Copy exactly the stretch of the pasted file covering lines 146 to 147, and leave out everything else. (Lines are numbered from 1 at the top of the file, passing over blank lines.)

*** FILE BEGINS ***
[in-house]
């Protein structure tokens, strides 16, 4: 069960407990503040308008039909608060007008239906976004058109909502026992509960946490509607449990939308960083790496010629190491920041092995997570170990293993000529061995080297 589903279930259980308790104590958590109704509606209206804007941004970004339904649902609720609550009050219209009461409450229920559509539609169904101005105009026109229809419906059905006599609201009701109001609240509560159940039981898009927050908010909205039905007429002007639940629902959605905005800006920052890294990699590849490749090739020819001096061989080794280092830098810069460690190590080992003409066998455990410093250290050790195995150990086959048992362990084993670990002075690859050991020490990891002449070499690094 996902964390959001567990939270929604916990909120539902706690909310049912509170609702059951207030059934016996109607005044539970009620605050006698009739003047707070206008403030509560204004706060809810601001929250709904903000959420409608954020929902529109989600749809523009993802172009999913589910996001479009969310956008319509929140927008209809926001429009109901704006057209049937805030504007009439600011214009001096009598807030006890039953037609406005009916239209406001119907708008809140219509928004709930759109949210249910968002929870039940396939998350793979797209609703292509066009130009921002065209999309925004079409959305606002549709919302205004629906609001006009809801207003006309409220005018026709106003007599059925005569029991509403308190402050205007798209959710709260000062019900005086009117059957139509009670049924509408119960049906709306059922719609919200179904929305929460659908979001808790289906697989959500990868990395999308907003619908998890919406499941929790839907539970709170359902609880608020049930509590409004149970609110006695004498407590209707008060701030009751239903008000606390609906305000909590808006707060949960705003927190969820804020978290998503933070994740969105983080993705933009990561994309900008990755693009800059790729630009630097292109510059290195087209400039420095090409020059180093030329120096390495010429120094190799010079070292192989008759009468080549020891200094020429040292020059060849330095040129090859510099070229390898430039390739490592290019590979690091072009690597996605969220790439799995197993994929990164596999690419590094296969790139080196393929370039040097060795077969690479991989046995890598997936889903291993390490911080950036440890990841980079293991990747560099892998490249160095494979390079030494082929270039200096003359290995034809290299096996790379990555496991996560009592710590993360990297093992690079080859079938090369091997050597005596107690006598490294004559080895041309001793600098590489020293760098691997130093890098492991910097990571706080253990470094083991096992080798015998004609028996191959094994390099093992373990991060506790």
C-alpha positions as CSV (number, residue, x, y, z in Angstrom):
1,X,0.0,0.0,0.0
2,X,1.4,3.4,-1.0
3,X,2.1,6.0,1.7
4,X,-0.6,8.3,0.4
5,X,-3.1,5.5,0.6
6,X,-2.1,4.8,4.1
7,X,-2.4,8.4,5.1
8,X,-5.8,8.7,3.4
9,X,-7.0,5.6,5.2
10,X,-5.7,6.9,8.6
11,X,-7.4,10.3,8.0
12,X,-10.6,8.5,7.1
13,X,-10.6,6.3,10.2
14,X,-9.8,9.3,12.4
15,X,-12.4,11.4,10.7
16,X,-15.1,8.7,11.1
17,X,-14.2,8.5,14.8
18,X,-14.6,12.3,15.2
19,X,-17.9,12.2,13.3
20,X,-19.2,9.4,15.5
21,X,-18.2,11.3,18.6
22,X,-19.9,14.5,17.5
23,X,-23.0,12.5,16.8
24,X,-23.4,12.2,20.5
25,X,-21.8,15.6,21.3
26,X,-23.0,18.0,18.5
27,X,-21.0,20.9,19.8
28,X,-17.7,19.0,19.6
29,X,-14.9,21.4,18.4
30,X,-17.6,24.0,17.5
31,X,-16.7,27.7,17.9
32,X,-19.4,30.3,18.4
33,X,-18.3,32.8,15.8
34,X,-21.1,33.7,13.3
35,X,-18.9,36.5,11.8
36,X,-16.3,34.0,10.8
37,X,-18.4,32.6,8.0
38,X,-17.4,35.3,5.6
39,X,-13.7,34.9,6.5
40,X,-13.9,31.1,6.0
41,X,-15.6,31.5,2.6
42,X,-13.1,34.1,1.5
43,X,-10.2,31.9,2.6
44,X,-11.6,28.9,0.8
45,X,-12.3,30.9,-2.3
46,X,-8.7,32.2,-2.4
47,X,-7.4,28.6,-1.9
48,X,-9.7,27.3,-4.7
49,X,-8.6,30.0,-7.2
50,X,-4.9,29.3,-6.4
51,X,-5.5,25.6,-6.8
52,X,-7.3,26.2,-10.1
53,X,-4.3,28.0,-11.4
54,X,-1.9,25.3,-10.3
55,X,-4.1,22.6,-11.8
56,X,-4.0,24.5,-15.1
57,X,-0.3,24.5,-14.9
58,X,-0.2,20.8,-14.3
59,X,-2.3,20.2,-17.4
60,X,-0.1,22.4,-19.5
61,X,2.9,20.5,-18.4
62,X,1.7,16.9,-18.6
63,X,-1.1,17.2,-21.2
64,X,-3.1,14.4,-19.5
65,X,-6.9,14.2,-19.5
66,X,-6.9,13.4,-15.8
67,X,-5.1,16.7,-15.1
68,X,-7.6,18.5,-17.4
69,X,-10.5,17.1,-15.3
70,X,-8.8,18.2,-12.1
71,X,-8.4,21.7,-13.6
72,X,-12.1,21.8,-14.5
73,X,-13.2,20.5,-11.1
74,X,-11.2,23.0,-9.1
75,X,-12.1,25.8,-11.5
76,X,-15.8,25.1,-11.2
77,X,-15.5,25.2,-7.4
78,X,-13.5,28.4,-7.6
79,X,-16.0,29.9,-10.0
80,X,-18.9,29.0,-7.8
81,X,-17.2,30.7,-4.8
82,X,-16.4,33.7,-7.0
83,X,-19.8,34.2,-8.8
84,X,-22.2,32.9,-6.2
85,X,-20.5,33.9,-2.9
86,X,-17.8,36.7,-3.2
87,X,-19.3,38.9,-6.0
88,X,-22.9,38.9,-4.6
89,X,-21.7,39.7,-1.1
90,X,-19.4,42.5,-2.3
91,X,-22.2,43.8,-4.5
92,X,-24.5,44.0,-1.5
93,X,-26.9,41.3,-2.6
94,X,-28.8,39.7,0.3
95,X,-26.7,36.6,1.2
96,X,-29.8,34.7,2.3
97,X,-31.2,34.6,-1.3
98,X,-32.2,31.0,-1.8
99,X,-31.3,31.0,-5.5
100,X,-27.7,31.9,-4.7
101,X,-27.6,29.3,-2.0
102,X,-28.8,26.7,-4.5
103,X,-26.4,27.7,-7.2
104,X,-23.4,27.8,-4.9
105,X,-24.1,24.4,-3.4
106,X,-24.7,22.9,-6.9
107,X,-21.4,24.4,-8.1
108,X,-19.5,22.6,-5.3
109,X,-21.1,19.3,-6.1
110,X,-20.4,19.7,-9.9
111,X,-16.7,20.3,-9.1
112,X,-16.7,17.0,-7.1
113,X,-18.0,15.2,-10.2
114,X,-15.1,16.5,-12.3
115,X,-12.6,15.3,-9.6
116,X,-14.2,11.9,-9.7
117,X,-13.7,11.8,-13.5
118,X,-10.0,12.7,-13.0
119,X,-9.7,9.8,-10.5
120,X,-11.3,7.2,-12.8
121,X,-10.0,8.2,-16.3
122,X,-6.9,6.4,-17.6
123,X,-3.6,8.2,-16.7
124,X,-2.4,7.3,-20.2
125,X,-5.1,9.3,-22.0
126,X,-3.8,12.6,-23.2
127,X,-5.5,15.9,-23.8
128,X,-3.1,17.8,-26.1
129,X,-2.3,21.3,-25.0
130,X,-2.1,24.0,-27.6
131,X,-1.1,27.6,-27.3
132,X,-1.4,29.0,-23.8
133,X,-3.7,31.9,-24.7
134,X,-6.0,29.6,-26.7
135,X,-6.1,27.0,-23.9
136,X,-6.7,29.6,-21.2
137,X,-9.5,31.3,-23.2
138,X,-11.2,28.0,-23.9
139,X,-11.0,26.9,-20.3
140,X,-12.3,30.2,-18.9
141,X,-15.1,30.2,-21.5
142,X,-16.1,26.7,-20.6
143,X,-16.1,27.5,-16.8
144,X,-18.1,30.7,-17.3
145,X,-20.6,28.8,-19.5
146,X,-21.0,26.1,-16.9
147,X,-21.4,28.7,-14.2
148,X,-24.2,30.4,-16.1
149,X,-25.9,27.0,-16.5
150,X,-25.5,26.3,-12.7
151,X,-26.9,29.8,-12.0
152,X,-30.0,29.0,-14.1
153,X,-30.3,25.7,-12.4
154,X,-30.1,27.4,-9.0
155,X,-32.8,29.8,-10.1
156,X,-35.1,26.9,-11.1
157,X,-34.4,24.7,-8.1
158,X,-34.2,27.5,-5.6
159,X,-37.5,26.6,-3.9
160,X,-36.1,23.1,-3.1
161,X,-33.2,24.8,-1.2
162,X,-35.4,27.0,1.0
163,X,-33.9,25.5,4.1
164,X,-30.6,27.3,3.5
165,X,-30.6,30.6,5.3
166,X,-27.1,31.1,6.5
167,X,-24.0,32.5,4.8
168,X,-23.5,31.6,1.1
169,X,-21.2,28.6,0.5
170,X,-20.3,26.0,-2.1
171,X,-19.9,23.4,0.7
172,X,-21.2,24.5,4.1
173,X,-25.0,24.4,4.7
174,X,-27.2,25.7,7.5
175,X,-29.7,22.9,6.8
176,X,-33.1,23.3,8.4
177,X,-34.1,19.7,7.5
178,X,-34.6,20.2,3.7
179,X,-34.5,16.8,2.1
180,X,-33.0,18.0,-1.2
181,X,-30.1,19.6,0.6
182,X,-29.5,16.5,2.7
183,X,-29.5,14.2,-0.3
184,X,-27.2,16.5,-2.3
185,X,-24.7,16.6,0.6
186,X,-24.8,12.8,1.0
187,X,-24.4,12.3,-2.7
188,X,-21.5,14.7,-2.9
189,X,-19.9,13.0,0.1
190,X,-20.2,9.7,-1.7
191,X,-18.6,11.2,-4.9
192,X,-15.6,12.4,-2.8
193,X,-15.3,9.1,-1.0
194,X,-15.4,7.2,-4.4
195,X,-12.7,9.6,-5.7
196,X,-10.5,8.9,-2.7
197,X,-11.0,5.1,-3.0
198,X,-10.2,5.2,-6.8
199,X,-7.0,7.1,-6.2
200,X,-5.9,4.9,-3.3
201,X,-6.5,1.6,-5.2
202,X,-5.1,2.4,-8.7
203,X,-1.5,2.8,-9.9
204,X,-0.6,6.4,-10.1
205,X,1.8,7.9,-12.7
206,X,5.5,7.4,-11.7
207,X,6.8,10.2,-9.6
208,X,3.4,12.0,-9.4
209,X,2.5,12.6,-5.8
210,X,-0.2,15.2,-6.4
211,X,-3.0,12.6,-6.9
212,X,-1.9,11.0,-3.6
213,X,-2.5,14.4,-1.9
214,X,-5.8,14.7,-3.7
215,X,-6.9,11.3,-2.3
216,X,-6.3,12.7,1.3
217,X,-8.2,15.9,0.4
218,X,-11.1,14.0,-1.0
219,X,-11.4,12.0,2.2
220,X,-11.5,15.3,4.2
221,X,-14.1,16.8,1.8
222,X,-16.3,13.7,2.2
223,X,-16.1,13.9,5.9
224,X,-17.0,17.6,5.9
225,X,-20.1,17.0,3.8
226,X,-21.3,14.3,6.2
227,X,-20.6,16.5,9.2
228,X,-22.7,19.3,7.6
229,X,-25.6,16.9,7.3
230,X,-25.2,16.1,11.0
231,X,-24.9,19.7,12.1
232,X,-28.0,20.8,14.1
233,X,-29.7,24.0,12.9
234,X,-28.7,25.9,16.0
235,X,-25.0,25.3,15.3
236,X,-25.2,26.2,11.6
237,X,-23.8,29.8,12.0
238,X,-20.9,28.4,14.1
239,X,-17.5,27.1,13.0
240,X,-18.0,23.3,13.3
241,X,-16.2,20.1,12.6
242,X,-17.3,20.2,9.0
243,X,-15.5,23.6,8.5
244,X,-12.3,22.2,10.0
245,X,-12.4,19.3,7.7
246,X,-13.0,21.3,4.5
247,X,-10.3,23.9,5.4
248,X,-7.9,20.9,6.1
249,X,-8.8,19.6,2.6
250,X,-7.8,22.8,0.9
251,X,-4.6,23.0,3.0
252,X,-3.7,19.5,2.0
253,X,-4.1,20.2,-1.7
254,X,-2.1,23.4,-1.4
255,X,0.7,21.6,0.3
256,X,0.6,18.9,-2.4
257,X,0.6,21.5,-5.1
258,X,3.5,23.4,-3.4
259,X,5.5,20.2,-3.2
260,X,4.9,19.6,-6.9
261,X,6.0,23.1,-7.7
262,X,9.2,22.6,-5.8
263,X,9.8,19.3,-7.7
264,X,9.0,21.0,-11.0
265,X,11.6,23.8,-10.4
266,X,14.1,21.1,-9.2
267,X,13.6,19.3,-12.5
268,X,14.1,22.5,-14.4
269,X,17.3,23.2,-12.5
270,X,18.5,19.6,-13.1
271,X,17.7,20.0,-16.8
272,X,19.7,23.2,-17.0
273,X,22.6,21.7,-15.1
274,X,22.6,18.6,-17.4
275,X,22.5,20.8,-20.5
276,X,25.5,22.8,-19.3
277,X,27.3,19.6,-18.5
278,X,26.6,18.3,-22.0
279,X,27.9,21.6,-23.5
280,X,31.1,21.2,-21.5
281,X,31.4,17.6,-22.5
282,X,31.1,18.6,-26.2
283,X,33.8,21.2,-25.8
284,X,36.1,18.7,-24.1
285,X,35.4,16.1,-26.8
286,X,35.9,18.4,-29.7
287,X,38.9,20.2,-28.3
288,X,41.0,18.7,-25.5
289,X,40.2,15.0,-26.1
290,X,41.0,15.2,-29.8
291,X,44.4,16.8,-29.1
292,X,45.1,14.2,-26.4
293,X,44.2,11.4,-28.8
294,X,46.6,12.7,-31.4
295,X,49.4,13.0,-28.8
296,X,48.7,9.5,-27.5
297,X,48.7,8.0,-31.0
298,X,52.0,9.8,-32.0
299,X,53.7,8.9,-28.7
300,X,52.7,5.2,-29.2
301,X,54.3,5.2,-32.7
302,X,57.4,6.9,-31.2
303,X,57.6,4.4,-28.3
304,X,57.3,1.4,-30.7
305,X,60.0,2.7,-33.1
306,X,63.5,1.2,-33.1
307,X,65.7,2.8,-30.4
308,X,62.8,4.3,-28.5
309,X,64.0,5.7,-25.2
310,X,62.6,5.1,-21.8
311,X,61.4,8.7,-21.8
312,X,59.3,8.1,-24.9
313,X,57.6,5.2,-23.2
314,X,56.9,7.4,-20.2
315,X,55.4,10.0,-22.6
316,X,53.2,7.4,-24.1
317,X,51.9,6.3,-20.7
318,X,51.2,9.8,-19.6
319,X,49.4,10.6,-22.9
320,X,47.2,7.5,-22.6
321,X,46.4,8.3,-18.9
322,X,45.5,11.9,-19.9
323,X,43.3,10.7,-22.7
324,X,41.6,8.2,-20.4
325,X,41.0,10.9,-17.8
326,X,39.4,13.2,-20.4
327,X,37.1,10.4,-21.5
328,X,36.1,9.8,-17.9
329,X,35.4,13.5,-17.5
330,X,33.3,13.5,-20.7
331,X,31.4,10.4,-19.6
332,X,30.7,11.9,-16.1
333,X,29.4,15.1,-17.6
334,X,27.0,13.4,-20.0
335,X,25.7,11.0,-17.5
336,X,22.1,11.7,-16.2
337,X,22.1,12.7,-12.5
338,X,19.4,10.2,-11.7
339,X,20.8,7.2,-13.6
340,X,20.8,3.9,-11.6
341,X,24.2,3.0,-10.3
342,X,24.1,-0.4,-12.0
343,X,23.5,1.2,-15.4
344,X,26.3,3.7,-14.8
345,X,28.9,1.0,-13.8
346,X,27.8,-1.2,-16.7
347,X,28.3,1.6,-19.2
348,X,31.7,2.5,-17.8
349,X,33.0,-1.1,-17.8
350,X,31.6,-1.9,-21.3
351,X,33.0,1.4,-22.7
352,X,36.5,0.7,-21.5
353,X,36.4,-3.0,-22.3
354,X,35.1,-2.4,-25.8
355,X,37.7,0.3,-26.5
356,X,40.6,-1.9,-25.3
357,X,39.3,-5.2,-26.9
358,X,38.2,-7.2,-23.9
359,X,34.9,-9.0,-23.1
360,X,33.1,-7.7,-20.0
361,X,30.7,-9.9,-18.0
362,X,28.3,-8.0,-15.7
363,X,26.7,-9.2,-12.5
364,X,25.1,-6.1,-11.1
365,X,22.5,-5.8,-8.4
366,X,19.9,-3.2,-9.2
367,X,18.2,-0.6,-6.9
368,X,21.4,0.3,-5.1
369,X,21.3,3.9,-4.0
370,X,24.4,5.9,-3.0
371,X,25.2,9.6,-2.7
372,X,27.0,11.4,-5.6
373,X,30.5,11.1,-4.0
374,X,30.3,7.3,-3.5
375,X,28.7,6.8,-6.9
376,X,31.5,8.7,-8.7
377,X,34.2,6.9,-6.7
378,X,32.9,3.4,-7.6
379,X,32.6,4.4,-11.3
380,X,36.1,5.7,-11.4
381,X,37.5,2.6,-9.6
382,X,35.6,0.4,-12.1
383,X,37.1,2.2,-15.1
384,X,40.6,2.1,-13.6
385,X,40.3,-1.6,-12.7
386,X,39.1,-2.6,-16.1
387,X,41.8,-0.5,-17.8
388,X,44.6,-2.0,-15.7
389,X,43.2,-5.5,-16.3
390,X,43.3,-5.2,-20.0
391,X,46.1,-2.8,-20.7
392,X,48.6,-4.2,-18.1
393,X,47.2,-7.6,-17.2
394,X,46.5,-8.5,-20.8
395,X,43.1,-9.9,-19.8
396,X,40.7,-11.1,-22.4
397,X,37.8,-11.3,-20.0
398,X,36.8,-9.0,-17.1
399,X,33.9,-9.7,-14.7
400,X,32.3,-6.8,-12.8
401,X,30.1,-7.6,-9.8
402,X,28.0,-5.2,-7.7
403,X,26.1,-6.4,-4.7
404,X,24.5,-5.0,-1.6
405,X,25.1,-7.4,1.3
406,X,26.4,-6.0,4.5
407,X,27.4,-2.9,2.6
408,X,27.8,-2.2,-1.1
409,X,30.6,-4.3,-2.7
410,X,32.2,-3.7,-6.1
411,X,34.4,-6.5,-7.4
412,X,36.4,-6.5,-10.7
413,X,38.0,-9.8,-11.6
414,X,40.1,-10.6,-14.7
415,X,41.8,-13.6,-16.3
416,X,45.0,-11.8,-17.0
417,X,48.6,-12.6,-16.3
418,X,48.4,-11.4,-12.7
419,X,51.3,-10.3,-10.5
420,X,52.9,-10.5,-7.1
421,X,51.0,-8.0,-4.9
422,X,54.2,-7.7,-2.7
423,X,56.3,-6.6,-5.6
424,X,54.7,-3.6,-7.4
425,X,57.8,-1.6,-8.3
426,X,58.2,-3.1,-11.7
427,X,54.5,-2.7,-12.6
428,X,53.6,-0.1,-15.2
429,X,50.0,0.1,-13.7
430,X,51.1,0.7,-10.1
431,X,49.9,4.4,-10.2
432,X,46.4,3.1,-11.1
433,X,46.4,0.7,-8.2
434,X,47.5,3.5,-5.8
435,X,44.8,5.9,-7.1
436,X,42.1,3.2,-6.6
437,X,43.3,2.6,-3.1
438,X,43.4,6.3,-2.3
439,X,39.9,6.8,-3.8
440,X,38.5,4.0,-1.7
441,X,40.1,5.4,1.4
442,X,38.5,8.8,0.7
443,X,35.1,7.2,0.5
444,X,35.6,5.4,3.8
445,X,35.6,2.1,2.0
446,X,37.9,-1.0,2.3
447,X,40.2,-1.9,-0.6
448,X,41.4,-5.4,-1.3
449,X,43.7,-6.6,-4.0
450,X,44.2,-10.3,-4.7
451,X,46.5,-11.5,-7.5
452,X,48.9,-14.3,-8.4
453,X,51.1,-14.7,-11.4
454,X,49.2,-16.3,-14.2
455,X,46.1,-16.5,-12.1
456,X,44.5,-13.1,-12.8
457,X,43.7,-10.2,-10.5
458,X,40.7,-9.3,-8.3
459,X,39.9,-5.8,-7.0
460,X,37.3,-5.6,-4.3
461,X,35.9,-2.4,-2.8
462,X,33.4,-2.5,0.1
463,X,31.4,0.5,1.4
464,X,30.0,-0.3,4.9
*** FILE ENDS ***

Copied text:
143,X,-16.1,27.5,-16.8
144,X,-18.1,30.7,-17.3